Crews had no clue when work started on a Bay Area dam in 2011 that they would stumble onto a trove of marine fossils many millions of years old. Hundreds of specimens have been found at the Calaveras Dam site near Milpitas, Calif.
Although the area has its share of fossils, the concentration at this site has scientists excited.
Among the 529 specimens inventoried are scallops as big as dinner plates, a hippo-like mammal called a Desmostylus, megalodon sharks, and whales with and without teeth. Most of the fossils are believed to be about 20 million years old.
The Desmostylus is a member of the only order of marine mammal to have gone extinct. The animal is believed to have had massive limbs, a stubby tail and an elongated head with tusks. But the prehistoric megalodon was an even more massive beast. Considered the largest shark ever to have lived, it had huge serrated teeth and at 60 feet and 100 tons dwarfed the Tyrannosaurus rex.
That's heady stuff for paleontologists.
Ancient treasure has been known to get in the way of modern construction. You may recall five years ago when the Los Angeles County Museum of Art was digging an underground garage and ran into a nearly intact Columbian mammoth, later named Zed. Excavation equipment shaved off the top of his skull, as the Los Angeles Times reported.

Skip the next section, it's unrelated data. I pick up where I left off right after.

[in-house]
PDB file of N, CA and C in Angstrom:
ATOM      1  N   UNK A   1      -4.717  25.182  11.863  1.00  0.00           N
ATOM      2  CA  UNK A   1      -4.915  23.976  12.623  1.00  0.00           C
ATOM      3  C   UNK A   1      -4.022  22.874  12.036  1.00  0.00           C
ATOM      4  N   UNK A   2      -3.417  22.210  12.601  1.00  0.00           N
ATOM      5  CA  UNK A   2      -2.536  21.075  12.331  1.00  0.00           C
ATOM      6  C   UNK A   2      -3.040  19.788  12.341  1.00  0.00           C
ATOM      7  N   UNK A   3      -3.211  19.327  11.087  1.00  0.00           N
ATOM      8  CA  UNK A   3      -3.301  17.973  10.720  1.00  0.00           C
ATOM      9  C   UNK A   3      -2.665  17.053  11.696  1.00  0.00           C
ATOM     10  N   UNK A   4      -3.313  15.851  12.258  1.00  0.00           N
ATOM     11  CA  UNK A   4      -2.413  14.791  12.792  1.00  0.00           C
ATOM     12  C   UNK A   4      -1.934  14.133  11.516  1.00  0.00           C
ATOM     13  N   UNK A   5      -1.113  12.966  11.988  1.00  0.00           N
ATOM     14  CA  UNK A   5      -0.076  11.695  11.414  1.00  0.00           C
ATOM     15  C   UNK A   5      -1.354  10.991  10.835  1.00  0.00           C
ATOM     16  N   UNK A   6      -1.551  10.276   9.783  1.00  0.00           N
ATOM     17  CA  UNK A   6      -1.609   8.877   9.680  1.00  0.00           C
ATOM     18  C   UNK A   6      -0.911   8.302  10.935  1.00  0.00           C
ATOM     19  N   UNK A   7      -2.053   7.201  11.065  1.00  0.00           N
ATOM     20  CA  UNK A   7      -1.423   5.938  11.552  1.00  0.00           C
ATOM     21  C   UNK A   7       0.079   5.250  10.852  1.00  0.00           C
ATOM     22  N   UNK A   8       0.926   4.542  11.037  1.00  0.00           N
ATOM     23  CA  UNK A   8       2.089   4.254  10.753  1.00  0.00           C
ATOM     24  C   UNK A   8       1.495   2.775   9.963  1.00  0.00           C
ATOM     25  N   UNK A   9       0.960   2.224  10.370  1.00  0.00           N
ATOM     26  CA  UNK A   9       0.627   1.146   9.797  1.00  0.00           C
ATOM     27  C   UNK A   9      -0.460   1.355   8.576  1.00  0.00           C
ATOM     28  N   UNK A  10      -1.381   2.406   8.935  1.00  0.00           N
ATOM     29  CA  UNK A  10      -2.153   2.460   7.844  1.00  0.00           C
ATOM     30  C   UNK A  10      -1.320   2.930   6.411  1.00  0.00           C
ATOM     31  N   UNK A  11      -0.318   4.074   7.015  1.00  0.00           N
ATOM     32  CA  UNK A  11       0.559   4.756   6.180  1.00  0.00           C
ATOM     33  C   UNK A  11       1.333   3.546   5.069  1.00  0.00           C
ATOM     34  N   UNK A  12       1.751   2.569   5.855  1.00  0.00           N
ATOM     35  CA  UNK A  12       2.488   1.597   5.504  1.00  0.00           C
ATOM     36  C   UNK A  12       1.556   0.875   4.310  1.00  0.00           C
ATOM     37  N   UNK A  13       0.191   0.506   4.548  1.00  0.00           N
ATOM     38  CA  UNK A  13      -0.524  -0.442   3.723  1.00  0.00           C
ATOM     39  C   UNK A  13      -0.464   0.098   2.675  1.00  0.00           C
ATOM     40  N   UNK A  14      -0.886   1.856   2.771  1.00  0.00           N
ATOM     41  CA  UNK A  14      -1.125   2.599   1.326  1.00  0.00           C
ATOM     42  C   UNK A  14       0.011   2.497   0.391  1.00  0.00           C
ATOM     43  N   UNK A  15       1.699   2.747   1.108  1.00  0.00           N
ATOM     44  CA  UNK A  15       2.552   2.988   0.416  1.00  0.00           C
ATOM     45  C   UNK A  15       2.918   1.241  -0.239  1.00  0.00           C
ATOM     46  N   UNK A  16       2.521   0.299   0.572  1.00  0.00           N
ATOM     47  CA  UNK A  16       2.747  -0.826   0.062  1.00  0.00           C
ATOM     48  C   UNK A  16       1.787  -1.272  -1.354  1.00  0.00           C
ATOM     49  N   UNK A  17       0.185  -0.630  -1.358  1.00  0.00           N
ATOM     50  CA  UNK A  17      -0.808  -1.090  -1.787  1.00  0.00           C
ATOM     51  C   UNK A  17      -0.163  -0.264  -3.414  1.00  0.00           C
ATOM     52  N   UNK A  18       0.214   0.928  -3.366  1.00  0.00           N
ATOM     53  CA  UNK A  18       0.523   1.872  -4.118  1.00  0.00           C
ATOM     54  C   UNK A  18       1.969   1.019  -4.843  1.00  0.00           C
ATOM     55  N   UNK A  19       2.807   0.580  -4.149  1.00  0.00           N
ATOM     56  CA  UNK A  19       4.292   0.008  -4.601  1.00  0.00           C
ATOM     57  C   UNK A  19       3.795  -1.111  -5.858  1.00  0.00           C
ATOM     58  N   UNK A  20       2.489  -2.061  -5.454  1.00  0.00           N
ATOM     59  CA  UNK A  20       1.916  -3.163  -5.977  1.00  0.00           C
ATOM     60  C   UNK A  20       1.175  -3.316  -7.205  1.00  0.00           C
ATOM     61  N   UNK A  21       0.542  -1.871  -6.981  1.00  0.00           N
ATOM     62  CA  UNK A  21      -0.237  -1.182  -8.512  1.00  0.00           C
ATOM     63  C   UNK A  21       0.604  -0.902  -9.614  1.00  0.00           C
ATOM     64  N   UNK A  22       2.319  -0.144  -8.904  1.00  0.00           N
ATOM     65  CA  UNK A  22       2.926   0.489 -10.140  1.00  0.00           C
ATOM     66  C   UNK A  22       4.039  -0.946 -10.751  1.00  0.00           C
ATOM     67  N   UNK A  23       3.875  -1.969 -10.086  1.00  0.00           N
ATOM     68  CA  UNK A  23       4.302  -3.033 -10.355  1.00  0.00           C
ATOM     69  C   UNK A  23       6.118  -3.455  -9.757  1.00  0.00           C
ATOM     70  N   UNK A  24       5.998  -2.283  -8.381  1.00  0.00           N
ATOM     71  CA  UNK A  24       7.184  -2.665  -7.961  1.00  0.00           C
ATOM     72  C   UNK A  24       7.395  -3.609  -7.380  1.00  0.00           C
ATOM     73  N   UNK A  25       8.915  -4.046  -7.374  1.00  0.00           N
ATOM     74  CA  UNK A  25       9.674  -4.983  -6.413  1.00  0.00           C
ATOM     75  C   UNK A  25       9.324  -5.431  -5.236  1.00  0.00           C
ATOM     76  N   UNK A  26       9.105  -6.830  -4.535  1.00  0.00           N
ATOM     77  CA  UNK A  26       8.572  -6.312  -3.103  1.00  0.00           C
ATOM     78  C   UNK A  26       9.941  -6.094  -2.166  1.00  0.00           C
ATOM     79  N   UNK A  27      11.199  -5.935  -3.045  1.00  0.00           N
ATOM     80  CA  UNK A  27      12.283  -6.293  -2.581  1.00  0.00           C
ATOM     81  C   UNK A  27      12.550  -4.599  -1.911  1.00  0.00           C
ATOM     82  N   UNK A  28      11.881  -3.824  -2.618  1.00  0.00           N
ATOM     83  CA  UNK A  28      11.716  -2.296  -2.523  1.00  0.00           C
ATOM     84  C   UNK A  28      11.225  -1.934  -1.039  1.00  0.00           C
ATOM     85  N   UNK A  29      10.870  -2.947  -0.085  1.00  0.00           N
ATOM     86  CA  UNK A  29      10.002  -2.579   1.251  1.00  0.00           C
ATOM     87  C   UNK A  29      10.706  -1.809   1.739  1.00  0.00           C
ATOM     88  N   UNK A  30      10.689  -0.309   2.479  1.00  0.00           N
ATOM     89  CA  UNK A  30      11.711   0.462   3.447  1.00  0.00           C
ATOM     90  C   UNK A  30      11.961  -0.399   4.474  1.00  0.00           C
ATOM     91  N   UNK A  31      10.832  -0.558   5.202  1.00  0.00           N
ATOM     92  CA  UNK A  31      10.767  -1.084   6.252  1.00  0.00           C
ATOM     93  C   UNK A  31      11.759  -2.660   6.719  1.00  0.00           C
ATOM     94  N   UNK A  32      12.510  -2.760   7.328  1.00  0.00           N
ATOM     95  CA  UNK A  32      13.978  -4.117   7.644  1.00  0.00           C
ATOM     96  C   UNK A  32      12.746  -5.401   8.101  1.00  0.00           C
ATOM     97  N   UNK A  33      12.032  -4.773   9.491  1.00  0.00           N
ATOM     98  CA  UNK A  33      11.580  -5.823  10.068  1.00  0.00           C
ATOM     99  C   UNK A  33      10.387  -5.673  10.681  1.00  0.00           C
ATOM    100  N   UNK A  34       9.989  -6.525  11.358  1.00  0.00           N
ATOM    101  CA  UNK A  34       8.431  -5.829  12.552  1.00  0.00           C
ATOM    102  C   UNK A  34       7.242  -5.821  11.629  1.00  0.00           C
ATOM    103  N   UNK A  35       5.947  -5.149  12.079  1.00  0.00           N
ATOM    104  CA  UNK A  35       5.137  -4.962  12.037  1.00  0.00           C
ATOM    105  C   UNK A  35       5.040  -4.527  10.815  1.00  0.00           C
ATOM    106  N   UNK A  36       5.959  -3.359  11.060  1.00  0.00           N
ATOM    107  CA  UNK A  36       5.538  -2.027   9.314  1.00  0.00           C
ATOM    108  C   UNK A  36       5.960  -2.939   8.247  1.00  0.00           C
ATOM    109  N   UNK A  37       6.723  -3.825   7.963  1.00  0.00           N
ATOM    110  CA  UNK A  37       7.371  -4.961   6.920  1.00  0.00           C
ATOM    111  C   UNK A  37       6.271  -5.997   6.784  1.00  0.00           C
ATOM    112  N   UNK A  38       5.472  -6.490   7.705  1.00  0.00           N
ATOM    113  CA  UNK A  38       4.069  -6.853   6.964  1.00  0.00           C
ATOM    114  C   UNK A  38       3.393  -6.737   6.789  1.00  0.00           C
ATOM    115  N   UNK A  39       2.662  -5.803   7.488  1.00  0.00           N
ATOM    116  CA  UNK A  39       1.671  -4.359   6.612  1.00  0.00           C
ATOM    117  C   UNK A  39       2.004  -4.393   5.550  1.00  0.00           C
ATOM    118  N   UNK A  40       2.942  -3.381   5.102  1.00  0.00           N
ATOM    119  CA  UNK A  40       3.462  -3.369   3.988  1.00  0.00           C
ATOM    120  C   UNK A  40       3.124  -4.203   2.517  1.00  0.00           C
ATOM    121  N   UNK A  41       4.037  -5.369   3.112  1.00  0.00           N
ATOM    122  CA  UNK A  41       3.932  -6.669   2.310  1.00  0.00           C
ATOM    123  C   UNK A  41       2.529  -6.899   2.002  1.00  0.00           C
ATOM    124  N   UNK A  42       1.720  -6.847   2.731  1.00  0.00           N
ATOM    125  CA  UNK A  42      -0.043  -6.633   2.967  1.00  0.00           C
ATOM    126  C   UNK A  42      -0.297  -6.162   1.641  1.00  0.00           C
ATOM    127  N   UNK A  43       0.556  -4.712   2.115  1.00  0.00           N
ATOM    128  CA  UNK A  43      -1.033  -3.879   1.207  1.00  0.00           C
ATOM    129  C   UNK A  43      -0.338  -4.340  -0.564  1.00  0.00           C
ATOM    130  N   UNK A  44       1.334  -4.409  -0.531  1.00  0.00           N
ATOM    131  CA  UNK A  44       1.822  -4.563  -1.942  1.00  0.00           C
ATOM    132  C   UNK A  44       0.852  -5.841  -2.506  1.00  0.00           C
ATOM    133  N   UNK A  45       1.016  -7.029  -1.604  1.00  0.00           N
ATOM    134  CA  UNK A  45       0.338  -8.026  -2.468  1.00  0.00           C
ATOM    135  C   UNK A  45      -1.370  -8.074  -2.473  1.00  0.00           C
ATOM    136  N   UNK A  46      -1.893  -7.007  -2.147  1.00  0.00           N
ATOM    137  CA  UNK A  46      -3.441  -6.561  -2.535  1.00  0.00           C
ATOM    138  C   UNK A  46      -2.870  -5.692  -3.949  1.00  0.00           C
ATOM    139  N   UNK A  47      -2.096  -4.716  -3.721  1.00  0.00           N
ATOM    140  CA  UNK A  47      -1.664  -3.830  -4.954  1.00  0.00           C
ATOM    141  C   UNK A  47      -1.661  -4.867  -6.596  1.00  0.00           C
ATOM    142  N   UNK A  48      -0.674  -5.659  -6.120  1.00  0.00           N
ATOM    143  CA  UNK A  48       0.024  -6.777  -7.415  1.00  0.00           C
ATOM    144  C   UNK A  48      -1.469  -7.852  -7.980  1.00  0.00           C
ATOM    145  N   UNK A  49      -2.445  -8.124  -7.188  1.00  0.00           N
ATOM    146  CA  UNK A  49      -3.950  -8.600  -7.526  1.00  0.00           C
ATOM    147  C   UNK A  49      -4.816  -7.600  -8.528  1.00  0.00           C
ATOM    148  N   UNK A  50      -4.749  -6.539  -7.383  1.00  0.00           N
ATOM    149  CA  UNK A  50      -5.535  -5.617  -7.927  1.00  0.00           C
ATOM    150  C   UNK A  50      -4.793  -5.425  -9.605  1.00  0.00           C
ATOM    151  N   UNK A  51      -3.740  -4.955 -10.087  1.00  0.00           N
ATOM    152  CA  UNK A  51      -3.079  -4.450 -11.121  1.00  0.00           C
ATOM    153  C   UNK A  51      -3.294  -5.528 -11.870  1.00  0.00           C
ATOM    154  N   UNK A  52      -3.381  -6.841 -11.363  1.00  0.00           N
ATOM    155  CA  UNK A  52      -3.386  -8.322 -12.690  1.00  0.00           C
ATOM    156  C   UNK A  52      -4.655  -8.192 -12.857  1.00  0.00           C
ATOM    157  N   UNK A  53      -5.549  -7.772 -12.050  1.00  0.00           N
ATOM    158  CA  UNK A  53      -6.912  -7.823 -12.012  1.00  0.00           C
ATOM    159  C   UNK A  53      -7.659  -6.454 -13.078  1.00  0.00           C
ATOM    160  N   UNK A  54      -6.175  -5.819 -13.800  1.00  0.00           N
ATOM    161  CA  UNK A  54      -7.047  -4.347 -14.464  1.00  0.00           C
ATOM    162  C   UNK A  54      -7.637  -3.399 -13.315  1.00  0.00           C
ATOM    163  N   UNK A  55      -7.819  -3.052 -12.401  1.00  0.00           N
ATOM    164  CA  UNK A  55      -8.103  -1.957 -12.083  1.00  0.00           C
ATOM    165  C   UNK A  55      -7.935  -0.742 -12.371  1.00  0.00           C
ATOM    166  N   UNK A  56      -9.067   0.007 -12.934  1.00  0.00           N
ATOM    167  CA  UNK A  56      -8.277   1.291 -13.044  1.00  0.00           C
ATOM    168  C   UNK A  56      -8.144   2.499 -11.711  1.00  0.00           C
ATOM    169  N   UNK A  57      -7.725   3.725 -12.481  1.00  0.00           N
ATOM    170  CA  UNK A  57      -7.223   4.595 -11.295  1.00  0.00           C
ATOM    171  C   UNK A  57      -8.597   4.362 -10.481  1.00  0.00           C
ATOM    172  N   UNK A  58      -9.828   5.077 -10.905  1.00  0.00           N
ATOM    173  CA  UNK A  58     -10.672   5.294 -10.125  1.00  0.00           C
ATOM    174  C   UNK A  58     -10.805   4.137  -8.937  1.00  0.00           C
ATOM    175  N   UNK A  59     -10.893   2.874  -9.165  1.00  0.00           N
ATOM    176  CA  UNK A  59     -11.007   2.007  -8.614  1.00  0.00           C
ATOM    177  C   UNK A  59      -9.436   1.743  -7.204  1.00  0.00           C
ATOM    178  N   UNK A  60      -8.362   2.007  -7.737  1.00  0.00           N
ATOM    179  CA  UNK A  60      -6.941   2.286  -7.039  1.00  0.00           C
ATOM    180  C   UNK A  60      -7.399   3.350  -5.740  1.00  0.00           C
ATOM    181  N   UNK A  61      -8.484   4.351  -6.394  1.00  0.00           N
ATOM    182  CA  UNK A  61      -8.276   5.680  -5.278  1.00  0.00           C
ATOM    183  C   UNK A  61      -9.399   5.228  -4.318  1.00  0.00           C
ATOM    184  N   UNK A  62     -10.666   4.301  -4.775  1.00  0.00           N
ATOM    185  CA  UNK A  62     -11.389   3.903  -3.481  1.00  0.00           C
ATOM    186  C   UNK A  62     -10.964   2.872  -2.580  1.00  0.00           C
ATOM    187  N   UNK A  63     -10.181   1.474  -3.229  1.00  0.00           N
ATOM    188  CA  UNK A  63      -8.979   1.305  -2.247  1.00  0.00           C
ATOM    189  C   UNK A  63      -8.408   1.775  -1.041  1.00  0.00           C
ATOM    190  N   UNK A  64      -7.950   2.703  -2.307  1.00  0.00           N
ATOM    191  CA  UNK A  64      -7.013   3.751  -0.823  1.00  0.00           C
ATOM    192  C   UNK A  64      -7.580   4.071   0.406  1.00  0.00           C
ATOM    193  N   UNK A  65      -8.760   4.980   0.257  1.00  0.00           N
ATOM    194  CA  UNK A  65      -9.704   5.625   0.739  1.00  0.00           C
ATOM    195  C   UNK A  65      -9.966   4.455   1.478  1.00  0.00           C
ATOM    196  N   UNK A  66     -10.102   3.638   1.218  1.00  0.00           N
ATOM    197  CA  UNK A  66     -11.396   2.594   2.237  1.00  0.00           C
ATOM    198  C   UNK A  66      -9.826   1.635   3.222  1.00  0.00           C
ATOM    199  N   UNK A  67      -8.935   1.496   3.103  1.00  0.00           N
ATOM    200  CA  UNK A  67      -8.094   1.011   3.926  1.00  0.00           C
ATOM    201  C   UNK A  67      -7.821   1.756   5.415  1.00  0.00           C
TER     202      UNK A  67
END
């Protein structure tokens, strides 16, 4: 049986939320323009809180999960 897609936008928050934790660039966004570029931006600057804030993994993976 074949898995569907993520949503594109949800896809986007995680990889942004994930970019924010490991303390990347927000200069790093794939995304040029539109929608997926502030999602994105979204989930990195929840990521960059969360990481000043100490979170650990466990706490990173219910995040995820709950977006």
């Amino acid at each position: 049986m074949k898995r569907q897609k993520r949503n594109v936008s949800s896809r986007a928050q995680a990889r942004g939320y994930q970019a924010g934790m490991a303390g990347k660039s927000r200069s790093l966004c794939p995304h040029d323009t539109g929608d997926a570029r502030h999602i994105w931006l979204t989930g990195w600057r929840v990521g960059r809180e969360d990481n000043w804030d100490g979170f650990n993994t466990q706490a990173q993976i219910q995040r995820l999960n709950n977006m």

Construction ground to a halt as researchers unearthed the largest known cache of ice age fossils.
But the new treasure chest has barely caused a blip in work on the Calaveras Dam.
"The fossils didn't delay the project," Betsy Lauppe Rhodes, a spokeswoman with the San Francisco Public Utilities Commission, told The Times. What did delay the project, she said, was the discovery of two ancient landslides.
The slides would have made the dam site unsafe, so three years and several hundred million dollars were tacked on to the project to move vast amounts of earth and make the site stable. As the San Jose Mercury reports, the silver lining was that more fossils were uncovered.
There's been no danger to the fossils as a result of construction, Rhodes said. "That which was in the way of construction was removed quickly or stabilized and protected until we were able to remove them safely at a later time."
The dam project will be completed at the end of 2018, she said. As for the fossils, the Mercury notes, they are destined for a to-be-determined Bay Area museum.